Tinder brings out the basic mating instincts of men and women as they choose between beauty and brains, a study has found.
Men using the smartphone dating app tend to select "hot" candidates, while women are more likely to prize intelligence and stability.
The findings may come as little surprise but suggest that Tinder reinforces ancient mating behaviour that evolved to help us survive, say scientists.
Dr Mirjam Brady-Van den Bos, from the University of Aberdeen's School of Psychology, said: "Our research demonstrates that we haven't really changed in all those millennia of evolution.
"Tinder is seen as a sophisticated but artificial way of meeting prospective partners. What we've shown though is that the way people search for potential dates is in line with what evolutionary theories on human mating choices would predict."
People using Tinder swipe left or right on their phones to "pass" on would-be partners or show that they "like" them. If two individuals "like" each other with right-swipes they can start messaging.
According to Tinder, 1.6 billion swipes are made each day across 190 countries.
The psychologists recruited male and female Tinder users through Facebook and by word-of-mouth. All participants were aged 20 to 26 and lived in north-east Scotland.
Tinder promotes the "McDonaldisation" of dating that expends little time and effort, much like visiting a fast food restaurant, said Dr Brady-Van den Bos. This encouraged people to tap into their ancient mating instincts.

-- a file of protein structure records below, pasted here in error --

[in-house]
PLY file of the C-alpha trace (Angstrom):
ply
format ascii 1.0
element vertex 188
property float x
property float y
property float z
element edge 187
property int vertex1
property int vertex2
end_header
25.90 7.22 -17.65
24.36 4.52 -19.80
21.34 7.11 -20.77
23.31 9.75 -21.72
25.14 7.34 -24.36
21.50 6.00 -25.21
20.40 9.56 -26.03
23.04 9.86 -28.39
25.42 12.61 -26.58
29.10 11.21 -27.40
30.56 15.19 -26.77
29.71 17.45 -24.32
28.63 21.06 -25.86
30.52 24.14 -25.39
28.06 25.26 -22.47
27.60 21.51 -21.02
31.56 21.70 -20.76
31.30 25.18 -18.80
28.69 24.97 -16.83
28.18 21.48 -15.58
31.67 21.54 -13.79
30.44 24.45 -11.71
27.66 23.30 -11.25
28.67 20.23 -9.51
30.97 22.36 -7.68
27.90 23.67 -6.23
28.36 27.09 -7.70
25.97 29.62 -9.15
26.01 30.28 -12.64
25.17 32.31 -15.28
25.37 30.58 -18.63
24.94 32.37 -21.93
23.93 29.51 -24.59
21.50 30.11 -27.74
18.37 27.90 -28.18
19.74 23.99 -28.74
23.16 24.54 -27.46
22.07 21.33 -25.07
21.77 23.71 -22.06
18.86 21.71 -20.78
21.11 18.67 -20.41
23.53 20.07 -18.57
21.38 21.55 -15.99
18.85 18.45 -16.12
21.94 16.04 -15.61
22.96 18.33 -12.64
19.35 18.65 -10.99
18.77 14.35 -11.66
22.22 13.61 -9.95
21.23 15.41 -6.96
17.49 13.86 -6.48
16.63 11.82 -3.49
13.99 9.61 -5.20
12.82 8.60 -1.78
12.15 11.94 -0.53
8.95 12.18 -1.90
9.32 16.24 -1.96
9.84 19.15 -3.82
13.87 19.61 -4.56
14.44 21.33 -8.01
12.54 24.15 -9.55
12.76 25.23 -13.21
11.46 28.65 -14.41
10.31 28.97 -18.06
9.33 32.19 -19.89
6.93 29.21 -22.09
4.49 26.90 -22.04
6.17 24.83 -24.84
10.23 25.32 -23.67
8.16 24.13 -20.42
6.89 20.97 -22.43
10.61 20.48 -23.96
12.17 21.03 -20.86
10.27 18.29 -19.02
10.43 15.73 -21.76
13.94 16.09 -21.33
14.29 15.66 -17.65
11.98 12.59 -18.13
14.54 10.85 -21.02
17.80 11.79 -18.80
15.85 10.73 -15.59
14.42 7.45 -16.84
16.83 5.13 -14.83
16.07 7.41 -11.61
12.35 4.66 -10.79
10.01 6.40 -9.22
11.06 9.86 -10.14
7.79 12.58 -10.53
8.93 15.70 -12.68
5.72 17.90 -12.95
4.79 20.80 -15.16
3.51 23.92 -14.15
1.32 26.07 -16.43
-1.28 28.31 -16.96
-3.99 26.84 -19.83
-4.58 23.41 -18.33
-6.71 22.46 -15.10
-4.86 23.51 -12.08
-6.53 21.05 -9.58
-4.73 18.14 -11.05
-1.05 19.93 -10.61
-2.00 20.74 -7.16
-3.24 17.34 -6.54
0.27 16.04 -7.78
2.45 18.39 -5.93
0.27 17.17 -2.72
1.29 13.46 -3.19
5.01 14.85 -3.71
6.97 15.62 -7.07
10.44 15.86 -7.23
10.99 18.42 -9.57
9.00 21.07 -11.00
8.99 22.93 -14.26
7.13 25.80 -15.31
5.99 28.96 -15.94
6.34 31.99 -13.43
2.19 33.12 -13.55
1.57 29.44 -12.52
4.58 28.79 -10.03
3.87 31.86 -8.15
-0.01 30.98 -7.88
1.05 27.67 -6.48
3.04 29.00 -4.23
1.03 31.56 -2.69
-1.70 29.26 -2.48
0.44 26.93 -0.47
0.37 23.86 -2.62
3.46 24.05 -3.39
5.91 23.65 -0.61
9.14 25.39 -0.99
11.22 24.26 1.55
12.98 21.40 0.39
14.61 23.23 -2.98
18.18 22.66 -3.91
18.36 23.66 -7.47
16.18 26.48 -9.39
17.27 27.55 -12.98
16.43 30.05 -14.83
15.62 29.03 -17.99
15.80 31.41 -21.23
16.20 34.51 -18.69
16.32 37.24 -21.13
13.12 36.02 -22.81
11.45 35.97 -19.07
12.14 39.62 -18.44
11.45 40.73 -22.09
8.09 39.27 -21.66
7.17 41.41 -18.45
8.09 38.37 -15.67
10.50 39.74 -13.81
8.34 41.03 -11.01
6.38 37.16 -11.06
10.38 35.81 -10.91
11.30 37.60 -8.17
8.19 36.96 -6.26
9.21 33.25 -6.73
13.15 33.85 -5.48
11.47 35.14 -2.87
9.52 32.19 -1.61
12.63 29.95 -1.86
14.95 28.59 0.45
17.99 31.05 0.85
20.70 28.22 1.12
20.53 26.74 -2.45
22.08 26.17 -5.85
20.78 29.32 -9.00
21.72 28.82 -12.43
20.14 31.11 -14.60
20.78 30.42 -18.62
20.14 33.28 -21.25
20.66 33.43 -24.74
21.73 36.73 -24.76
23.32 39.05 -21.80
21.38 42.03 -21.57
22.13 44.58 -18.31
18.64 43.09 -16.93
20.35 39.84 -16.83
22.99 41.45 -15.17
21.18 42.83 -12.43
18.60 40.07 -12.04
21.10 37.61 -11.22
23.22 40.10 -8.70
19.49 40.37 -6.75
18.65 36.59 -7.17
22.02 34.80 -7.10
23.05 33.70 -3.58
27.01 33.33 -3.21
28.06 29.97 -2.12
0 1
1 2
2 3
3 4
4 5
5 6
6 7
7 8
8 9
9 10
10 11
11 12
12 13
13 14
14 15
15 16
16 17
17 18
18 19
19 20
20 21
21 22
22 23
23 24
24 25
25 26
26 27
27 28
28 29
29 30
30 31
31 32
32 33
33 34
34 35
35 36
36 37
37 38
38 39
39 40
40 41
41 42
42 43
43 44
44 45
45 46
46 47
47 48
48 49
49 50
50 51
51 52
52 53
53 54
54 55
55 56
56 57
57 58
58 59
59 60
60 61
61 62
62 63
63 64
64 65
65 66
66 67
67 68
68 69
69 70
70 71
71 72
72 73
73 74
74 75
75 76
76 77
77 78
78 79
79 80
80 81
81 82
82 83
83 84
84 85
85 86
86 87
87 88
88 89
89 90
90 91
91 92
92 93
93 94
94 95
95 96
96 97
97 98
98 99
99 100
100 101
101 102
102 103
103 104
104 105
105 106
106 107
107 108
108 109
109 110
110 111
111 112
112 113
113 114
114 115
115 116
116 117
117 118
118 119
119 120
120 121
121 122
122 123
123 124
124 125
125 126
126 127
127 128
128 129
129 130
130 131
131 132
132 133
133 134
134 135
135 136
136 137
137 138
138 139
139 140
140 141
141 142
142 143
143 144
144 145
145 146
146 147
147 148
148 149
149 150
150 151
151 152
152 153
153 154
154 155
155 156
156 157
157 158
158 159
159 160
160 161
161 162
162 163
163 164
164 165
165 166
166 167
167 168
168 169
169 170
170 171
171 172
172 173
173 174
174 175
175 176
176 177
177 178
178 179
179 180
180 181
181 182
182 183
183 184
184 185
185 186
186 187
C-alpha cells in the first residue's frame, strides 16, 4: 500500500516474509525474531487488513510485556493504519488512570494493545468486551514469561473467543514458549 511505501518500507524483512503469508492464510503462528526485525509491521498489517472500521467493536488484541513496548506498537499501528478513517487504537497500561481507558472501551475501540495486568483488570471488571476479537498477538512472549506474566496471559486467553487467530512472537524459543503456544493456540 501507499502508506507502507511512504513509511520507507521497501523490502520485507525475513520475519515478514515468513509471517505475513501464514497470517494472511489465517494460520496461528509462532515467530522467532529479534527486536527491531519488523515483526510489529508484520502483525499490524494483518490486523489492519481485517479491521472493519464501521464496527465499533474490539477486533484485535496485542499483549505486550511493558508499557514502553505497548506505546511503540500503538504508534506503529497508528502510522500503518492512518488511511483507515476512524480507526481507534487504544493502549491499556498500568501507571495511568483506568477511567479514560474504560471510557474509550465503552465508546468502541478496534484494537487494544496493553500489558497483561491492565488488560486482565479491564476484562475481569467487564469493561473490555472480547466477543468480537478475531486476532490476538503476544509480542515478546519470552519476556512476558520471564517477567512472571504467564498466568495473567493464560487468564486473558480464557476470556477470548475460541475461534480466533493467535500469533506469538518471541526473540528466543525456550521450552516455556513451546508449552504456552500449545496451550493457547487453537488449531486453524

She said: "Accepting that this 'McDonaldisation' of romantic partners mirrors real life is hard - but it does. People are reverting to human nature much more than they realise."
The research highlighted clear differences in what compelled men and women to swipe right or left.
Men were mainly focused on appearance, while women looked for evidence of good career prospects, stability and intelligence.
Women Tinder users were also far less trusting than men, and wary of people using fake profiles to trick their way into a date.
"This potential for abuse of trust was brought up a lot, mainly by female participants," said Dr Brady-Van den Bos.
"They weren't necessarily first-hand experiences, but they told stories of people on Tinder dating someone who turned out to be a 'catfish' (someone with a fake profile)."
The research will be presented at the Economic and Social Research Council's Festival of Social Science, taking place at venues across the UK next month.